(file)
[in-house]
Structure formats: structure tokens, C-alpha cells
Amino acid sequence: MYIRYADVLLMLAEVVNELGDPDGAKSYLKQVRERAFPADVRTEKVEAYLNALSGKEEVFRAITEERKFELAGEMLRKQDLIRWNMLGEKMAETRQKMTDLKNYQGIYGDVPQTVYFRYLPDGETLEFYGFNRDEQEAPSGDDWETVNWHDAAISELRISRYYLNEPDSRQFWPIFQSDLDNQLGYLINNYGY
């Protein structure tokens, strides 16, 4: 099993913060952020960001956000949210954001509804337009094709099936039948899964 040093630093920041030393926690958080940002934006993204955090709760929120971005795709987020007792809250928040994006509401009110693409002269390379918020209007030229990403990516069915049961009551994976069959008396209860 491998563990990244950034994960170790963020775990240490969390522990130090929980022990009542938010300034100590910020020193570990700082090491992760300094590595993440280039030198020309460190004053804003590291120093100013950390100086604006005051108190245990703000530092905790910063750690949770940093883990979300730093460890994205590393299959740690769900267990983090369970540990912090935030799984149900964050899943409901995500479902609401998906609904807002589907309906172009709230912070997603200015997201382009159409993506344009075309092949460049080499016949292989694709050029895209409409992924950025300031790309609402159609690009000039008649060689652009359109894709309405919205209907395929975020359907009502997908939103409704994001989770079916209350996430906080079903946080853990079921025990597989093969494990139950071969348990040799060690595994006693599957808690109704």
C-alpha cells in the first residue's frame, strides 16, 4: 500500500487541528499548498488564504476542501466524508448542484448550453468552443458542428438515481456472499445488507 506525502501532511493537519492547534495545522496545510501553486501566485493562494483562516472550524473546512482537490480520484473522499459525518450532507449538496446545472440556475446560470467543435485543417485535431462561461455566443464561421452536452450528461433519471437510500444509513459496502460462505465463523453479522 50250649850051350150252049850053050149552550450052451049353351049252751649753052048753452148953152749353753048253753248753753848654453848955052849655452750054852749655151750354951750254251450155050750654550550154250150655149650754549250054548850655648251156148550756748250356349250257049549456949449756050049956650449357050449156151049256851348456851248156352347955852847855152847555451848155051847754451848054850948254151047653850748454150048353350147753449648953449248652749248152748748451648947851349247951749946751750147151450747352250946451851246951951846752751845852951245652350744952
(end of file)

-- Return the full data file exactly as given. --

[in-house]
Structure formats: structure tokens, C-alpha cells
Amino acid sequence: MYIRYADVLLMLAEVVNELGDPDGAKSYLKQVRERAFPADVRTEKVEAYLNALSGKEEVFRAITEERKFELAGEMLRKQDLIRWNMLGEKMAETRQKMTDLKNYQGIYGDVPQTVYFRYLPDGETLEFYGFNRDEQEAPSGDDWETVNWHDAAISELRISRYYLNEPDSRQFWPIFQSDLDNQLGYLINNYGY
């Protein structure tokens, strides 16, 4: 099993913060952020960001956000949210954001509804337009094709099936039948899964 040093630093920041030393926690958080940002934006993204955090709760929120971005795709987020007792809250928040994006509401009110693409002269390379918020209007030229990403990516069915049961009551994976069959008396209860 491998563990990244950034994960170790963020775990240490969390522990130090929980022990009542938010300034100590910020020193570990700082090491992760300094590595993440280039030198020309460190004053804003590291120093100013950390100086604006005051108190245990703000530092905790910063750690949770940093883990979300730093460890994205590393299959740690769900267990983090369970540990912090935030799984149900964050899943409901995500479902609401998906609904807002589907309906172009709230912070997603200015997201382009159409993506344009075309092949460049080499016949292989694709050029895209409409992924950025300031790309609402159609690009000039008649060689652009359109894709309405919205209907395929975020359907009502997908939103409704994001989770079916209350996430906080079903946080853990079921025990597989093969494990139950071969348990040799060690595994006693599957808690109704």
C-alpha cells in the first residue's frame, strides 16, 4: 500500500487541528499548498488564504476542501466524508448542484448550453468552443458542428438515481456472499445488507 506525502501532511493537519492547534495545522496545510501553486501566485493562494483562516472550524473546512482537490480520484473522499459525518450532507449538496446545472440556475446560470467543435485543417485535431462561461455566443464561421452536452450528461433519471437510500444509513459496502460462505465463523453479522 50250649850051350150252049850053050149552550450052451049353351049252751649753052048753452148953152749353753048253753248753753848654453848955052849655452750054852749655151750354951750254251450155050750654550550154250150655149650754549250054548850655648251156148550756748250356349250257049549456949449756050049956650449357050449156151049256851348456851248156352347955852847855152847555451848155051847754451848054850948254151047653850748454150048353350147753449648953449248652749248152748748451648947851349247951749946751750147151450747352250946451851246951951846752751845852951245652350744952